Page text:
The Scary Truth About Your Cell Phone and Driving

Posted August 24, 2016

You’ve heard about accidents that happened when ?a driver was distracted by texting or yakking away ?on a cell phone. But you may be convinced this could never happen to you because you are great at multitasking on your phone while watching the road.

According to the National Safety Council (NSC), that can be a dangerous assumption. Researchers have found drivers are 4 times more likely to have a wreck if they are talking on handheld or hands-free cell phones. In fact, the NSC estimates that people who use cell phones while driving are involved in 21% of all U.S. traffic crashes.

Researchers at the Virginia Tech Transportation Institute tracked real-time behaviors of more than 3,500 drivers for 3 years with radar, sensors and video cameras to learn which distractions were more dangerous than others. The results of the study, published in the Proceedings of the National Academy of Sciences, found cell phone use while driving substantially upped the risk of accidents.

Driving while impaired means operating a motor vehicle while under the influence of alcohol, drugs or sleep deprivation. And the NSC says it is time to add cell phone usage to the list of dangerous — and preventable — causes of driver impairment. According to Injury Facts 2015, the NSC’s annual report on unintentional injuries, the top 3 causes of fatalities on the road last year were alcohol (almost 31%), speeding (30%) and distracted driving, most often caused by cell phones (26%).

Of course, since cell phones are so common in everyday life, it’s hard for many people to believe they pose significant risks to normally careful drivers. But research shows common beliefs about safely driving while using cell phones are potentially dangerous myths.

Myth: You are great at multitasking, so talking on your cell phone while driving is easy and safe for you.

Fact: Driving and talking on your cell phone are different mental tasks that involve multiple parts of the brain. You can’t multitask simultaneously because your brain rapidly switches between 2 cognitive activities. That’s why you can’t give driving and traffic conditions your full attention while using your cell phone, the NSC says.

Myth: Hands-free devices are great because they eliminate the dangers of cell phone use while driving.

Fact: Handheld and hands-free cell phone conversations raise the risk of accidents because they are both distractions. Researchers at Carnegie Mellon University found that activity in the part of the brain that processes moving visual images and is important for safe driving drops almost 40% during conversations — and drivers talking on cell phones can miss seeing up to 50% of their environment while on the road, including not being aware of pedestrians and red lights. This phenomenon, which involves people looking but not actually seeing everything around them, is known as inattention blindness.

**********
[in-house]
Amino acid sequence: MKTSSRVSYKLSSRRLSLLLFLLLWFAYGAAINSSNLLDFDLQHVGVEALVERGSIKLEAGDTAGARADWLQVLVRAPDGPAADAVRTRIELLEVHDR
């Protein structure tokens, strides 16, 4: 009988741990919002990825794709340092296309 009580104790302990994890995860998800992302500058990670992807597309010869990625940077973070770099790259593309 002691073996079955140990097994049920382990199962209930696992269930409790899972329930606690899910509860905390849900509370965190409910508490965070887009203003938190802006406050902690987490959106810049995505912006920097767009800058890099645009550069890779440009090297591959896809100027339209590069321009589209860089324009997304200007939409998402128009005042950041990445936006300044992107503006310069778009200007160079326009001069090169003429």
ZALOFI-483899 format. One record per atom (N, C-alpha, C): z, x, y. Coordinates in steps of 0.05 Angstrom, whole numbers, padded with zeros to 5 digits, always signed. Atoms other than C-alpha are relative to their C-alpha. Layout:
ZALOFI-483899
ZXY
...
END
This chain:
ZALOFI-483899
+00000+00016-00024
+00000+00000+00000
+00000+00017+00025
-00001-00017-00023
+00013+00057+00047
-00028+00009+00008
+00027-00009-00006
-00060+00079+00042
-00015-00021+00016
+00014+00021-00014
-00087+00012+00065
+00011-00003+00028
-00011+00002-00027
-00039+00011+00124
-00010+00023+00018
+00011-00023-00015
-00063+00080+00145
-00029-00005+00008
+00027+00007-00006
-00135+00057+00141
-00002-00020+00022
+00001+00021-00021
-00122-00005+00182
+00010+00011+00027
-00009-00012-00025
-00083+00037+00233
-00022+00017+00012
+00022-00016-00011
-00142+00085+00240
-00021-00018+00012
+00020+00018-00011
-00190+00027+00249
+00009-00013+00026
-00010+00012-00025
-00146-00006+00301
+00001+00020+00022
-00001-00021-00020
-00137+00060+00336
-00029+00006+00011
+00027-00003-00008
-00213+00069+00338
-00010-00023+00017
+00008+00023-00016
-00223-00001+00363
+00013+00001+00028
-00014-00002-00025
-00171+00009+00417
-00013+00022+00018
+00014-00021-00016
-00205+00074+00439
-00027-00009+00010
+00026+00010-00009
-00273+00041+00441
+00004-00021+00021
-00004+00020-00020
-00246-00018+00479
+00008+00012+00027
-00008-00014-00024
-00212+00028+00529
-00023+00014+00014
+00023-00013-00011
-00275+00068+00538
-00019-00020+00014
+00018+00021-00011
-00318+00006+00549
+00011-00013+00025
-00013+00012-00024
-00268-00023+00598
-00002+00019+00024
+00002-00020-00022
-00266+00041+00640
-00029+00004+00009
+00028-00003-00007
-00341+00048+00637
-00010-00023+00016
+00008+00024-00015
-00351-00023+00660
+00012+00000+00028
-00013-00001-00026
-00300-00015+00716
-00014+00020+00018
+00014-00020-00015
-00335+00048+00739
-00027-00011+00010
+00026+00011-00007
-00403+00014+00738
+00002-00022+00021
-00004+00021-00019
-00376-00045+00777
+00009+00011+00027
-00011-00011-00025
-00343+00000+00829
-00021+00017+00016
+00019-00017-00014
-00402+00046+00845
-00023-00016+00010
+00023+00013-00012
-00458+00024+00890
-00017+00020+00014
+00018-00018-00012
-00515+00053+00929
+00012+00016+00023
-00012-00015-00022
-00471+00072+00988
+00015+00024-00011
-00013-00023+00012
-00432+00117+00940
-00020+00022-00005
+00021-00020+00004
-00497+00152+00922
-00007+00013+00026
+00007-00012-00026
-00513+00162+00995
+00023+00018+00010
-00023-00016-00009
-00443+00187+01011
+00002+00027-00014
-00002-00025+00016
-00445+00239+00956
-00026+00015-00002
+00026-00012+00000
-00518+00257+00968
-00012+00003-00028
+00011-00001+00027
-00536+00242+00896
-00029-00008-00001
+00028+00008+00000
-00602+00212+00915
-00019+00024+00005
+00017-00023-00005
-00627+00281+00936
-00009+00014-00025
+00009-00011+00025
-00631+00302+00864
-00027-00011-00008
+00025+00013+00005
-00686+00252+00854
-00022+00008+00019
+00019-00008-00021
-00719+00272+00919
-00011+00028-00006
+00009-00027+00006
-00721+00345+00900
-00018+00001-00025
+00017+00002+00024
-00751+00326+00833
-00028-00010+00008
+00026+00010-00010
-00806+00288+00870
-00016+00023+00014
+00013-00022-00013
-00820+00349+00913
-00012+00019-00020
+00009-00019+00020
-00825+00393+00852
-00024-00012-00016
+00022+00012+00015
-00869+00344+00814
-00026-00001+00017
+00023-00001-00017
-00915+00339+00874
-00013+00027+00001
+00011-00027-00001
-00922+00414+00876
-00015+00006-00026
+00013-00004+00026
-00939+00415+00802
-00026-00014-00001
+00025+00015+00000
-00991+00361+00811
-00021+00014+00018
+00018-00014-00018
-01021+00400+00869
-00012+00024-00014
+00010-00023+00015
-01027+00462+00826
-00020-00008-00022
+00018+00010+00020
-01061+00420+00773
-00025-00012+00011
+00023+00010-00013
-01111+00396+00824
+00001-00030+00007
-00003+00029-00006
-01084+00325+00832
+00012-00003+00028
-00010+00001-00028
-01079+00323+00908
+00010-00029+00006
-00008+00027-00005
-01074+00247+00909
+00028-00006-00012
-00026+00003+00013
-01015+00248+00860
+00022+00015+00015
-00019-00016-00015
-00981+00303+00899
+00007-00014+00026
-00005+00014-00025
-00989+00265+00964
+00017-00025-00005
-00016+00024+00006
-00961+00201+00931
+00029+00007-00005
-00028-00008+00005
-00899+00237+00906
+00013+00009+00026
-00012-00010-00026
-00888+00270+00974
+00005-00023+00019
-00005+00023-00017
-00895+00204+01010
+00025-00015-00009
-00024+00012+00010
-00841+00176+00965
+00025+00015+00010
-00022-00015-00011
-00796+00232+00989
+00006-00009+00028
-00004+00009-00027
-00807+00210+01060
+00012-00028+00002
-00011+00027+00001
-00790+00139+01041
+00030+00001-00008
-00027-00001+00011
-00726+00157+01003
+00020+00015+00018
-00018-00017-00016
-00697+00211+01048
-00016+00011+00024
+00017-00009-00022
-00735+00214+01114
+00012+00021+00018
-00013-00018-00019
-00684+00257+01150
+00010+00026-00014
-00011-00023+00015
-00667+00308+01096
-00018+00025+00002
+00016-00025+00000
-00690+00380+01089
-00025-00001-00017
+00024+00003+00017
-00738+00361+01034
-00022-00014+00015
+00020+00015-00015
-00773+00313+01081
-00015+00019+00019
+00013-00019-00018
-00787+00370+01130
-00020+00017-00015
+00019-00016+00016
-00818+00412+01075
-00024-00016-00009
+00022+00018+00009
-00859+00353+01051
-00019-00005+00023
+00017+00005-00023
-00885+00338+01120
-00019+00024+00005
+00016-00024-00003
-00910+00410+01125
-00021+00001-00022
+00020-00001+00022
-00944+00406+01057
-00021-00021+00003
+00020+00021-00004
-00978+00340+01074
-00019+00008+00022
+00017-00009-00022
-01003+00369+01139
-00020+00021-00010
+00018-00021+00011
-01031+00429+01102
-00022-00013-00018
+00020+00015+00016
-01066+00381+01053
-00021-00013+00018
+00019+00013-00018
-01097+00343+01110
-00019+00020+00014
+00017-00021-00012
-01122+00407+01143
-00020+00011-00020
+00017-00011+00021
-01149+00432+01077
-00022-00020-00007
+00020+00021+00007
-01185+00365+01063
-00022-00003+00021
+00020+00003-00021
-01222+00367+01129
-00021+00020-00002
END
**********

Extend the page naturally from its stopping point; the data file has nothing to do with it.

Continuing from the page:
Myth: Talking to someone on a cell phone is no different than talking to a passenger in your car.

Fact: A University of Utah study found drivers talking on cell phones are more likely to miss traffic conditions because they are the only ones in the conversation who are aware of the road. On the other hand, when adult passengers are in your car, they provide an extra pair of ears and eyes to keep you alert for traffic and other problems on the road. What’s more, adult passengers typically adjust their conversation when traffic conditions are worrisome. But someone talking to you on your cell phone can’t do that.

The NSC is encouraging drivers to take an online pledge to drive without using their cell phones.?

The NSC offers these tips to help you avoid using your cell phone while driving:

• Make a personal commitment to drive without using your cell phone — and stick to it.

• Avoid the temptation to answer your cell by turning it off or putting it on silent mode.

• When you are a passenger in a car and the driver is using a cell phone, speak up. Ask if the call can wait or offer to make the call for the driver.

• Change your voicemail message so it tells callers you are either away from your phone or driving and you’ll call back when you can.

• If someone calls you and you know they are calling from their car, tell them to hang up and you will talk to them later when they arrive at their destination